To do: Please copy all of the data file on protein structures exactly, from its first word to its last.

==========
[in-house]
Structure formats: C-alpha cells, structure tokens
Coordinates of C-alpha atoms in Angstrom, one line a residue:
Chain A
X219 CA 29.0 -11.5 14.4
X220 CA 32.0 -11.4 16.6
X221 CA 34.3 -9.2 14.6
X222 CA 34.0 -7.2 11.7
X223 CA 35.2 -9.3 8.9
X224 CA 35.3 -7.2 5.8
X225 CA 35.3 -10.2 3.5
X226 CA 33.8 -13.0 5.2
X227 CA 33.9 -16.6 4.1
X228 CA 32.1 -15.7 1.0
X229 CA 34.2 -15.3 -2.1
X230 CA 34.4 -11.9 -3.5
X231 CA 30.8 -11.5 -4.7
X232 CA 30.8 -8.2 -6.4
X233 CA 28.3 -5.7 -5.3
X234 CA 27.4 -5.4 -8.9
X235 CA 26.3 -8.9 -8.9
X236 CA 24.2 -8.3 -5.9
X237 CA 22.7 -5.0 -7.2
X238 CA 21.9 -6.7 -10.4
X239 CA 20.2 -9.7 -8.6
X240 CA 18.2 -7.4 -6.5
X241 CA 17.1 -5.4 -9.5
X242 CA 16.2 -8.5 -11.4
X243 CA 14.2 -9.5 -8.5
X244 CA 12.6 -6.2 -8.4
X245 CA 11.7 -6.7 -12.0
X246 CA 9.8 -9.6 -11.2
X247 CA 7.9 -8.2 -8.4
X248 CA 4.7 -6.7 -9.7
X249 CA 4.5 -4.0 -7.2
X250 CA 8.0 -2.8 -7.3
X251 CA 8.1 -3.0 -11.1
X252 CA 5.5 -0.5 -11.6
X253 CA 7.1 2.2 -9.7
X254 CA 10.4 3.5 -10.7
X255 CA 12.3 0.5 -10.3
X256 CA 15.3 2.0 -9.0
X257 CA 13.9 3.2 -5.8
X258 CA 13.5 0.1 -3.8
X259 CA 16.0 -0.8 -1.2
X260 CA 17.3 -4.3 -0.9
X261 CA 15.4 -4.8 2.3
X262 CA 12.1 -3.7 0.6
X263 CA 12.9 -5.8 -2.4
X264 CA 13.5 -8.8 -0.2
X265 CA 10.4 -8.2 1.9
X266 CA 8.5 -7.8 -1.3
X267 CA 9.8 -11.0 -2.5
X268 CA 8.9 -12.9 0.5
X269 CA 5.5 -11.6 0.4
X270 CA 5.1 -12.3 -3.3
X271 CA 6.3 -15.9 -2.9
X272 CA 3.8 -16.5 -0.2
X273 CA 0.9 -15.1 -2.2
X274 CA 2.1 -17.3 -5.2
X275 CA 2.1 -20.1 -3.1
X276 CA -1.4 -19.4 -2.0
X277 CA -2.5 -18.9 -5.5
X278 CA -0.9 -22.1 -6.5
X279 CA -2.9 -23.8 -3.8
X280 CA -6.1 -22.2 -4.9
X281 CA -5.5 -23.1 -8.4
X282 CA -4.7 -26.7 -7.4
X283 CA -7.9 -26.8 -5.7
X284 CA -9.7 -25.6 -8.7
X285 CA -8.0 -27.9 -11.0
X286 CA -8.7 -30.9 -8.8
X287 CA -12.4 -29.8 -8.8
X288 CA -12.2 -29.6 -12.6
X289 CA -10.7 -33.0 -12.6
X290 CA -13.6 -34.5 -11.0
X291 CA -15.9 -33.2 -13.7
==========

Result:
[in-house]
Structure formats: C-alpha cells, structure tokens
Coordinates of C-alpha atoms in Angstrom, one line a residue:
Chain A
X219 CA 29.0 -11.5 14.4
X220 CA 32.0 -11.4 16.6
X221 CA 34.3 -9.2 14.6
X222 CA 34.0 -7.2 11.7
X223 CA 35.2 -9.3 8.9
X224 CA 35.3 -7.2 5.8
X225 CA 35.3 -10.2 3.5
X226 CA 33.8 -13.0 5.2
X227 CA 33.9 -16.6 4.1
X228 CA 32.1 -15.7 1.0
X229 CA 34.2 -15.3 -2.1
X230 CA 34.4 -11.9 -3.5
X231 CA 30.8 -11.5 -4.7
X232 CA 30.8 -8.2 -6.4
X233 CA 28.3 -5.7 -5.3
X234 CA 27.4 -5.4 -8.9
X235 CA 26.3 -8.9 -8.9
X236 CA 24.2 -8.3 -5.9
X237 CA 22.7 -5.0 -7.2
X238 CA 21.9 -6.7 -10.4
X239 CA 20.2 -9.7 -8.6
X240 CA 18.2 -7.4 -6.5
X241 CA 17.1 -5.4 -9.5
X242 CA 16.2 -8.5 -11.4
X243 CA 14.2 -9.5 -8.5
X244 CA 12.6 -6.2 -8.4
X245 CA 11.7 -6.7 -12.0
X246 CA 9.8 -9.6 -11.2
X247 CA 7.9 -8.2 -8.4
X248 CA 4.7 -6.7 -9.7
X249 CA 4.5 -4.0 -7.2
X250 CA 8.0 -2.8 -7.3
X251 CA 8.1 -3.0 -11.1
X252 CA 5.5 -0.5 -11.6
X253 CA 7.1 2.2 -9.7
X254 CA 10.4 3.5 -10.7
X255 CA 12.3 0.5 -10.3
X256 CA 15.3 2.0 -9.0
X257 CA 13.9 3.2 -5.8
X258 CA 13.5 0.1 -3.8
X259 CA 16.0 -0.8 -1.2
X260 CA 17.3 -4.3 -0.9
X261 CA 15.4 -4.8 2.3
X262 CA 12.1 -3.7 0.6
X263 CA 12.9 -5.8 -2.4
X264 CA 13.5 -8.8 -0.2
X265 CA 10.4 -8.2 1.9
X266 CA 8.5 -7.8 -1.3
X267 CA 9.8 -11.0 -2.5
X268 CA 8.9 -12.9 0.5
X269 CA 5.5 -11.6 0.4
X270 CA 5.1 -12.3 -3.3
X271 CA 6.3 -15.9 -2.9
X272 CA 3.8 -16.5 -0.2
X273 CA 0.9 -15.1 -2.2
X274 CA 2.1 -17.3 -5.2
X275 CA 2.1 -20.1 -3.1
X276 CA -1.4 -19.4 -2.0
X277 CA -2.5 -18.9 -5.5
X278 CA -0.9 -22.1 -6.5
X279 CA -2.9 -23.8 -3.8
X280 CA -6.1 -22.2 -4.9
X281 CA -5.5 -23.1 -8.4
X282 CA -4.7 -26.7 -7.4
X283 CA -7.9 -26.8 -5.7
X284 CA -9.7 -25.6 -8.7
X285 CA -8.0 -27.9 -11.0
X286 CA -8.7 -30.9 -8.8
X287 CA -12.4 -29.8 -8.8
X288 CA -12.2 -29.6 -12.6
X289 CA -10.7 -33.0 -12.6
X290 CA -13.6 -34.5 -11.0
X291 CA -15.9 -33.2 -13.7